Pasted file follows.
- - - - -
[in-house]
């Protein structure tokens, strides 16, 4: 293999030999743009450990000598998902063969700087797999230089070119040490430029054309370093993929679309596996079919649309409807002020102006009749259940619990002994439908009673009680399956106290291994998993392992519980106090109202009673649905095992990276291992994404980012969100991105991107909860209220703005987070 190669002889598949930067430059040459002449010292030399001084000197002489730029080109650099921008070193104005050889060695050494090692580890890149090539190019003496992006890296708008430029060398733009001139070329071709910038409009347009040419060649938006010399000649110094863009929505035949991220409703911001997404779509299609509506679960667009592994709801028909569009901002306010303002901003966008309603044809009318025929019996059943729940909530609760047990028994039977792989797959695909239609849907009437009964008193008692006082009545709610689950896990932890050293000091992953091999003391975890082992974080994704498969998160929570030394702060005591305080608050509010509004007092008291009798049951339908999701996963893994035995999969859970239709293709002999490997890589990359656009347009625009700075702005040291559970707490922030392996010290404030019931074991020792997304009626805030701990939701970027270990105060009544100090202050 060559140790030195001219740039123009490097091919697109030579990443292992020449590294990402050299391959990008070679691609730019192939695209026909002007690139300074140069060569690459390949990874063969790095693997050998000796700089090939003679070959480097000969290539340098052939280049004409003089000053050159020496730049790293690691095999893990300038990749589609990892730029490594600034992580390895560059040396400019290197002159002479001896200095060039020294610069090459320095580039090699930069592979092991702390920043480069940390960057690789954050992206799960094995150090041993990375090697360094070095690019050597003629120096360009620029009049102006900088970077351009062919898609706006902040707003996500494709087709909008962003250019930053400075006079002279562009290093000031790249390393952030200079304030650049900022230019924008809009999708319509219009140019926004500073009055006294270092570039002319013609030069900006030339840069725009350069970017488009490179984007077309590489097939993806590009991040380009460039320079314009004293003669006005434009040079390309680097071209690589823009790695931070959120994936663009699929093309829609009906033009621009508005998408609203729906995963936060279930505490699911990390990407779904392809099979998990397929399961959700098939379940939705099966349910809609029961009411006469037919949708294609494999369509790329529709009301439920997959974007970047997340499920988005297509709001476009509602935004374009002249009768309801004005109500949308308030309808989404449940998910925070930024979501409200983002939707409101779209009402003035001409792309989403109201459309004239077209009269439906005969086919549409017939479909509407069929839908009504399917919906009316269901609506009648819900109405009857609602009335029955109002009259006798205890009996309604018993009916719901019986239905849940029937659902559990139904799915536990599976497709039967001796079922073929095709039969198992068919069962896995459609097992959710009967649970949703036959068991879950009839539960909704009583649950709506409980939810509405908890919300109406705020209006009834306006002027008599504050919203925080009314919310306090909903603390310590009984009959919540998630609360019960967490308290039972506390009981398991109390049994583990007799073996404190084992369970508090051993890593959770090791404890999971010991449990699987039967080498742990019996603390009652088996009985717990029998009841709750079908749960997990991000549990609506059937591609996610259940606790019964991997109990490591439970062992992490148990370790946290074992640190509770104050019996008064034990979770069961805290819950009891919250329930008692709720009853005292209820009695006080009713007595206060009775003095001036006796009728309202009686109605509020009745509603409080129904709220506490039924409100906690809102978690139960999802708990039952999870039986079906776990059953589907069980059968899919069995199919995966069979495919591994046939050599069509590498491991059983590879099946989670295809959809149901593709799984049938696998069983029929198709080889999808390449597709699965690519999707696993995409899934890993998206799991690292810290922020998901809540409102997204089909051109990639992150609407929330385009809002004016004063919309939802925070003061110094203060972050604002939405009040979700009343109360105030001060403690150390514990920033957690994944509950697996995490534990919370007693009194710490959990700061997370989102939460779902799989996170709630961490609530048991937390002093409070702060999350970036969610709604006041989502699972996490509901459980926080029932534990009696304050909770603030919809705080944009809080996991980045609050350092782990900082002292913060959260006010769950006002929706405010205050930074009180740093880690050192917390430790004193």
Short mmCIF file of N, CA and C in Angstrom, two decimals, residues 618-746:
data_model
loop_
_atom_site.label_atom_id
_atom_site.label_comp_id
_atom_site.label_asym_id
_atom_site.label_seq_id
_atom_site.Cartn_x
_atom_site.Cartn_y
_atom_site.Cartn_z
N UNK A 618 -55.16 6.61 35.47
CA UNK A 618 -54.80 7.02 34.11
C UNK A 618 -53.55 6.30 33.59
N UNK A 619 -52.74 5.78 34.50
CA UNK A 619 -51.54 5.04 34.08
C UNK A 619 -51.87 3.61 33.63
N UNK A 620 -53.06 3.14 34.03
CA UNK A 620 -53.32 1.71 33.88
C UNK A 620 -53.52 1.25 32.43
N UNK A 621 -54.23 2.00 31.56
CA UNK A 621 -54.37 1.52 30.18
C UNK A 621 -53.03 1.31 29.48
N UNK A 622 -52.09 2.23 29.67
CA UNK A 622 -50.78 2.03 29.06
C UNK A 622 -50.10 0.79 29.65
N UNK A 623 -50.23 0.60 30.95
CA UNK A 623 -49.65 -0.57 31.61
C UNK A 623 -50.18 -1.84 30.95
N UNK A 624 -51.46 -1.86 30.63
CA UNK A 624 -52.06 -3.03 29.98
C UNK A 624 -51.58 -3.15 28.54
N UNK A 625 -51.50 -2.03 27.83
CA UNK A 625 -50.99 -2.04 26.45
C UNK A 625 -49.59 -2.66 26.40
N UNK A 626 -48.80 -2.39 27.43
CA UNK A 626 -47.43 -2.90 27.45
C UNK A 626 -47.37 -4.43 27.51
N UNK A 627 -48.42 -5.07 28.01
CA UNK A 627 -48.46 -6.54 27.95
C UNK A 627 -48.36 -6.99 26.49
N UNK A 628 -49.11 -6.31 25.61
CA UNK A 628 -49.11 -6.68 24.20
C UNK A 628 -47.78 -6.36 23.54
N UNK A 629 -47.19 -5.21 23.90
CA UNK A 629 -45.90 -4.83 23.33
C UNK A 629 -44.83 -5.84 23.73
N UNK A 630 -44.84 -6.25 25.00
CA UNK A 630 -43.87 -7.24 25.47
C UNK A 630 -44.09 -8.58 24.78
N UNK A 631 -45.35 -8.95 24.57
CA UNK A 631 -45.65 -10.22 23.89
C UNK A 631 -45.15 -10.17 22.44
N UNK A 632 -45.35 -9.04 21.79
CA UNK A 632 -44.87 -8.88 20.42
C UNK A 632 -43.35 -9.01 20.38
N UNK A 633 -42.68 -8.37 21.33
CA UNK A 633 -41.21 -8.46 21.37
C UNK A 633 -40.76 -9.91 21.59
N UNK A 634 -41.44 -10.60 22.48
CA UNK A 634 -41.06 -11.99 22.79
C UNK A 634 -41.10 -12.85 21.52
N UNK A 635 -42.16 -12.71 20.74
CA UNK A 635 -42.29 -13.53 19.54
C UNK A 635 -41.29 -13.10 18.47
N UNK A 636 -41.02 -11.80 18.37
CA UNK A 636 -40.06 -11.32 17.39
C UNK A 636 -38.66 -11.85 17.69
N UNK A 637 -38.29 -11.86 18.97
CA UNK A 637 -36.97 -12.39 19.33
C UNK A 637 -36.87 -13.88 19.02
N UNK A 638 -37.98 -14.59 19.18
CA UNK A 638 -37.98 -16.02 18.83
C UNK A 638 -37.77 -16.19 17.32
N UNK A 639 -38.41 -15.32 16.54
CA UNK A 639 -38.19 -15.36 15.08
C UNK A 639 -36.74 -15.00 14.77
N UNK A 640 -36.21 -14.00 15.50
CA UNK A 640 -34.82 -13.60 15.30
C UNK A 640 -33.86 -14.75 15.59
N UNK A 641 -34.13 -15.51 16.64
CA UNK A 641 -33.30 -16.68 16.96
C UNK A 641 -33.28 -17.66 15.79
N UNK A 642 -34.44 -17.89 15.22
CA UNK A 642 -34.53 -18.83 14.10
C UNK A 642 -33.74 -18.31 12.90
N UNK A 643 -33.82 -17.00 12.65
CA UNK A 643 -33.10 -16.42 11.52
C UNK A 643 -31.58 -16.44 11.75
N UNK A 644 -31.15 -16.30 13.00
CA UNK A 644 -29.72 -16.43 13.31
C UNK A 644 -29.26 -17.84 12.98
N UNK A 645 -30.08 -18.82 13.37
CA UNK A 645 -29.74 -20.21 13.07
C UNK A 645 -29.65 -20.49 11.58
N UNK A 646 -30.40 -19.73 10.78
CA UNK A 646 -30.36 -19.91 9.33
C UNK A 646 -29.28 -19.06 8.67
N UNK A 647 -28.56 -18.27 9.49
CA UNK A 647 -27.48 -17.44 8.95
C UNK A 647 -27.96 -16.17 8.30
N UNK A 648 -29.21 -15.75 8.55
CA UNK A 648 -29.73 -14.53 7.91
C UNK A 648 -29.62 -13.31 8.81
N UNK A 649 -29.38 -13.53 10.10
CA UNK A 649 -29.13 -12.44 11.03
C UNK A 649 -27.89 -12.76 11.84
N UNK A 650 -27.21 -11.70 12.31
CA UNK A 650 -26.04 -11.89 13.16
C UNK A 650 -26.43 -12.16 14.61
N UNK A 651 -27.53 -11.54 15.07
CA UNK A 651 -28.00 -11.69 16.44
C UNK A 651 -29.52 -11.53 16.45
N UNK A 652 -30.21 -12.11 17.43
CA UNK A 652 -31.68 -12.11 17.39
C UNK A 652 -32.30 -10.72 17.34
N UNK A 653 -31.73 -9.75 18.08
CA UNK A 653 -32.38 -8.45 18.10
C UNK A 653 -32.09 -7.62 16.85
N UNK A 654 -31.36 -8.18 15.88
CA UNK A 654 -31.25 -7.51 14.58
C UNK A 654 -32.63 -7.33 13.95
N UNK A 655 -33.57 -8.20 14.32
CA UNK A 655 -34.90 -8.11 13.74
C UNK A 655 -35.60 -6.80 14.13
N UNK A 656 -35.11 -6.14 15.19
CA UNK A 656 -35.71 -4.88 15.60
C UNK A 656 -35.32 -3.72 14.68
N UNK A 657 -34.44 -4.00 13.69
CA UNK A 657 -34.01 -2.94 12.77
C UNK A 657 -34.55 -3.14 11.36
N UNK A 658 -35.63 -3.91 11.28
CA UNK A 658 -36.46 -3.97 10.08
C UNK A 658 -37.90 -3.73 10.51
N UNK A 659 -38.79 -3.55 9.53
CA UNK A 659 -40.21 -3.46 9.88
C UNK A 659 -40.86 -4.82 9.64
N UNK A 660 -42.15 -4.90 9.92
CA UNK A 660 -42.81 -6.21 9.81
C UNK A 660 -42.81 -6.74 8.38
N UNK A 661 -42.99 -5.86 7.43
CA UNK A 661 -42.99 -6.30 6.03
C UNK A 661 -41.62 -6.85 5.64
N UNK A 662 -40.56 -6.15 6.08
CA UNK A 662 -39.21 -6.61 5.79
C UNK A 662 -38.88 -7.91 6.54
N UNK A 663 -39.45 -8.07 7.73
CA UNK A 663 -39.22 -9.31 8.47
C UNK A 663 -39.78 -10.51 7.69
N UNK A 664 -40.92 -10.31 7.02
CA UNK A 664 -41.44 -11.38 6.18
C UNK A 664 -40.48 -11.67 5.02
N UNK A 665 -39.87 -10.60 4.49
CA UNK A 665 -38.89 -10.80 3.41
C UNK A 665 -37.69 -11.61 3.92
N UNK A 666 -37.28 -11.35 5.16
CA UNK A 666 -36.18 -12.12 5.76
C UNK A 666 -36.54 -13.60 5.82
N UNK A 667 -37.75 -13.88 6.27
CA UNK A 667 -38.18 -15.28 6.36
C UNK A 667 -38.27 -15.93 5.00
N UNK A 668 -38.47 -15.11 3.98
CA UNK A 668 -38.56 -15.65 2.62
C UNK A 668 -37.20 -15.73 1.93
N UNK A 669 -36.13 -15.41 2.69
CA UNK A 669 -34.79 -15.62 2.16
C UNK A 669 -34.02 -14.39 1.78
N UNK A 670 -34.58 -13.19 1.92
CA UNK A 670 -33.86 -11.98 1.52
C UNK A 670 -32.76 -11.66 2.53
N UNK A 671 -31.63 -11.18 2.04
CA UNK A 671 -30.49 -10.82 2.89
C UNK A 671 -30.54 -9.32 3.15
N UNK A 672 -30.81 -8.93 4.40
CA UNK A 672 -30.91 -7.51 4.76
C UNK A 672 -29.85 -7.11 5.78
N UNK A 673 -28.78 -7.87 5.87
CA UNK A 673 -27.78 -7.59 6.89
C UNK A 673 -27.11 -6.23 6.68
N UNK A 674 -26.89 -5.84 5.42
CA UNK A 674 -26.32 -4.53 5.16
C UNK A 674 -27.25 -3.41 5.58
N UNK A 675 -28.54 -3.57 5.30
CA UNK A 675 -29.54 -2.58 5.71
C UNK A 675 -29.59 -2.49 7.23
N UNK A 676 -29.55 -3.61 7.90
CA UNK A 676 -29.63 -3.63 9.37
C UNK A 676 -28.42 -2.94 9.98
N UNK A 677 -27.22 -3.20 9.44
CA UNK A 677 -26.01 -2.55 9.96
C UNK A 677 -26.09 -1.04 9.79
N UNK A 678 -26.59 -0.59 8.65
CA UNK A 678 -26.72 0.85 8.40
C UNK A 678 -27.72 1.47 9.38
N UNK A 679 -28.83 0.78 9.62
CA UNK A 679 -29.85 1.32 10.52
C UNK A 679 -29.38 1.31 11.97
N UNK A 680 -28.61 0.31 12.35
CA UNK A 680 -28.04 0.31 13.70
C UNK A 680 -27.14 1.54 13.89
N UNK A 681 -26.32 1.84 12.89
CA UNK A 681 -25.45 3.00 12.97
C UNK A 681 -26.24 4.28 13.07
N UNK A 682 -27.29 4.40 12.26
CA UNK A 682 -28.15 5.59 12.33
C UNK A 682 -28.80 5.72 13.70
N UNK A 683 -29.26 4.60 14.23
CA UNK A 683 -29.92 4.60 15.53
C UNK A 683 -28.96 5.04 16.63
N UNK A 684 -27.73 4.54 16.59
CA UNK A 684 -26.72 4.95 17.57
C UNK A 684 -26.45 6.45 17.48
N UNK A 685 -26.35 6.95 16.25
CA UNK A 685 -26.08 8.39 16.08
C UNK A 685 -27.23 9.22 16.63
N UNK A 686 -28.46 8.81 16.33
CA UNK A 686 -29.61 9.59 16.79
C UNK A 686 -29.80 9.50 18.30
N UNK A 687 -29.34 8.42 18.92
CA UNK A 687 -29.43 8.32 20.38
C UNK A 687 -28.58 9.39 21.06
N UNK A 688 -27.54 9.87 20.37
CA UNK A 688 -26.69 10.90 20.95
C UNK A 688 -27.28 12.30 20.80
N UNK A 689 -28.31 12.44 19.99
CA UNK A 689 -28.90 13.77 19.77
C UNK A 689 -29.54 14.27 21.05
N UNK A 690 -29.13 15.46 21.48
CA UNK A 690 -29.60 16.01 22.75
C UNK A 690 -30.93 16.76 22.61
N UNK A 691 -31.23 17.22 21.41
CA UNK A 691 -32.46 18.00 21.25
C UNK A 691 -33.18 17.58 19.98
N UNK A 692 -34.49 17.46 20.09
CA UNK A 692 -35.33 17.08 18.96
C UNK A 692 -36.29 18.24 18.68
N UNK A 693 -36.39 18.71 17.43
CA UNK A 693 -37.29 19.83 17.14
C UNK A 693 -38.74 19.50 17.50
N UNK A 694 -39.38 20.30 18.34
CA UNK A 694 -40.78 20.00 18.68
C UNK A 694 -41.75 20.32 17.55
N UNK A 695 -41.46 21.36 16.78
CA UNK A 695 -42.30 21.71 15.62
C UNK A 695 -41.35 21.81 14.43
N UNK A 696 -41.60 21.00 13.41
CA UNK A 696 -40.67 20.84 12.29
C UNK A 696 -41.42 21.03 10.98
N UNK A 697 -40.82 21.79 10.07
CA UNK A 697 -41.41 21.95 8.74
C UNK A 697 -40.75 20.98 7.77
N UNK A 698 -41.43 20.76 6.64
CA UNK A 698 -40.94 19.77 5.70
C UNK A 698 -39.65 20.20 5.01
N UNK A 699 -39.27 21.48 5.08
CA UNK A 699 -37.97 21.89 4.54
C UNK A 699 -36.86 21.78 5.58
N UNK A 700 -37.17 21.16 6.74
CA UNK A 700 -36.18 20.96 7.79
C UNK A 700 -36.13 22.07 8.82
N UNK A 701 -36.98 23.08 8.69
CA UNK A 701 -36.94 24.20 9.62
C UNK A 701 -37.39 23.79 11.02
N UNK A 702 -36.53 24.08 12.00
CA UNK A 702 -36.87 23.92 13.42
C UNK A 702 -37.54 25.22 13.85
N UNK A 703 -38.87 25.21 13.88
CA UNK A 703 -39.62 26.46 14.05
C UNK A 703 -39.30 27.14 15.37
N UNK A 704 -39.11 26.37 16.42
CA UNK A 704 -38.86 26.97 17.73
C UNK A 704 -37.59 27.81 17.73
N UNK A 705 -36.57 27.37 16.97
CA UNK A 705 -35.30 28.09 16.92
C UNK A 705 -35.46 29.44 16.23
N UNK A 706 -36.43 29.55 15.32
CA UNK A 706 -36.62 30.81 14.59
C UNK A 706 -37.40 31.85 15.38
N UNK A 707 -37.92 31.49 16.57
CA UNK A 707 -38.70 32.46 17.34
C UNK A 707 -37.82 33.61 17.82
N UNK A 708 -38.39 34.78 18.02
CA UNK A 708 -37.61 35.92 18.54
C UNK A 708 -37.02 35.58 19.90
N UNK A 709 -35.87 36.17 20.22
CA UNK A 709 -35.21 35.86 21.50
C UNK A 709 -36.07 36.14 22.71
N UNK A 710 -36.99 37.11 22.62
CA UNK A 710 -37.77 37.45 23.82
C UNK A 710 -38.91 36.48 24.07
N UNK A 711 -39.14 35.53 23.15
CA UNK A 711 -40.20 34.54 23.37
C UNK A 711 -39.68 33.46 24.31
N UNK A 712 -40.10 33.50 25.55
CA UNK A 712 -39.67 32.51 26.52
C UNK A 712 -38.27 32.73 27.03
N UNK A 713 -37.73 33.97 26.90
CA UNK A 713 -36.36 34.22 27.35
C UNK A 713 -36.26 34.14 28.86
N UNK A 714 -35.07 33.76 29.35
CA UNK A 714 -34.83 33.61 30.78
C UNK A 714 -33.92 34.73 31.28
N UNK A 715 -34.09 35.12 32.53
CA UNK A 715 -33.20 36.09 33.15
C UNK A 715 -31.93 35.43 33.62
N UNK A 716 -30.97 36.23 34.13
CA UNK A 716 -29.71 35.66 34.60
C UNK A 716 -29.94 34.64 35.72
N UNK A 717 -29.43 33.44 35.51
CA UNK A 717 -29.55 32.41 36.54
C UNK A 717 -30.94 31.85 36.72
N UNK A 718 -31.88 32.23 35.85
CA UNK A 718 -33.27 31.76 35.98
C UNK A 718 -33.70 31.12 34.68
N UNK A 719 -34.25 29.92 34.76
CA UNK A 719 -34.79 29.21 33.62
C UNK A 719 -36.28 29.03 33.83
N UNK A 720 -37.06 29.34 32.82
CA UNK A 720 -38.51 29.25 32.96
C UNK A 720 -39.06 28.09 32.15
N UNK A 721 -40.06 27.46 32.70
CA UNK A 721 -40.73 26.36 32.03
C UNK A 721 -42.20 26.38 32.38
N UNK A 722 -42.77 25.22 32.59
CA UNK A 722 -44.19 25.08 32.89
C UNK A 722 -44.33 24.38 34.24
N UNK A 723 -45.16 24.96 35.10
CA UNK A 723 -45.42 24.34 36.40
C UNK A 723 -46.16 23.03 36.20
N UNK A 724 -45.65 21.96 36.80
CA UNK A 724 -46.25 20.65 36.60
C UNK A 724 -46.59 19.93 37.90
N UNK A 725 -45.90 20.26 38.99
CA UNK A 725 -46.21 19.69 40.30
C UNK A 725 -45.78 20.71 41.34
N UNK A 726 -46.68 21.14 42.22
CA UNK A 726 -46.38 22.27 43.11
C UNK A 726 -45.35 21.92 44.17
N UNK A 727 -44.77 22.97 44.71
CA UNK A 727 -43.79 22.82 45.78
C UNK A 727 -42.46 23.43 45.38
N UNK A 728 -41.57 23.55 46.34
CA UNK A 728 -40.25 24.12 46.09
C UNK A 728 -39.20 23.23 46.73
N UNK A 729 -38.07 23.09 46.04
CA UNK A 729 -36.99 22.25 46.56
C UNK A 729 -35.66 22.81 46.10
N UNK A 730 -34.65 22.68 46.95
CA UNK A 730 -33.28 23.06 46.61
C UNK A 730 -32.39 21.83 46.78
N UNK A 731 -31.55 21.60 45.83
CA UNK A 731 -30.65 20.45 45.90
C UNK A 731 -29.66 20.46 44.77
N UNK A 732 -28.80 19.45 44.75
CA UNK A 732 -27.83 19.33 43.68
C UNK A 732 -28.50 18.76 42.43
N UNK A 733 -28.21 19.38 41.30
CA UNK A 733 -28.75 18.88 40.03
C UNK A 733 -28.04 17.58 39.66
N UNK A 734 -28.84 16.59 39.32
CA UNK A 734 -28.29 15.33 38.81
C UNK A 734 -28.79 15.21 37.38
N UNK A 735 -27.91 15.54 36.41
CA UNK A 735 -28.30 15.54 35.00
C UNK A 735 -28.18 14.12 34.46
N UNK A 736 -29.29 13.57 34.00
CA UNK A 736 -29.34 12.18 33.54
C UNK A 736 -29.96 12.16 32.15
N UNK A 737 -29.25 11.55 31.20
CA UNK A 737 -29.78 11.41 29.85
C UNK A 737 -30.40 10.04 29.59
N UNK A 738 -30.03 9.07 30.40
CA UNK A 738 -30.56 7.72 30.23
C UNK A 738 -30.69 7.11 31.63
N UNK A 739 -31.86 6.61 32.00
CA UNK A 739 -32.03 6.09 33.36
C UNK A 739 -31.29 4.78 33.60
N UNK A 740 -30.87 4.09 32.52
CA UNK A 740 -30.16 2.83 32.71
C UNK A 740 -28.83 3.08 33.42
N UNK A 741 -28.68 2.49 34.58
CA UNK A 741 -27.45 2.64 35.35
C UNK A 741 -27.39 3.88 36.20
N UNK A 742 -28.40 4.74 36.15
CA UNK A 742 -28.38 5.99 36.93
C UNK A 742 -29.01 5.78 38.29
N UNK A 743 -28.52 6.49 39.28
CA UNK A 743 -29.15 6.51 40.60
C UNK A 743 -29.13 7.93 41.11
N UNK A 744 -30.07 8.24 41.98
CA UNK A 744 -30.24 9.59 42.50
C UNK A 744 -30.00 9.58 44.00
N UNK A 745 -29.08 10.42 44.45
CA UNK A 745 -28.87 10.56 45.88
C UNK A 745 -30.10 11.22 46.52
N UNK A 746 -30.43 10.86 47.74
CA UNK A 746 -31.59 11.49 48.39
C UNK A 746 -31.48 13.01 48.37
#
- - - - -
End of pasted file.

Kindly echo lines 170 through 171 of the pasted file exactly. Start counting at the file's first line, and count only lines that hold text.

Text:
CA UNK A 670 -33.86 -11.98 1.52
C UNK A 670 -32.76 -11.66 2.53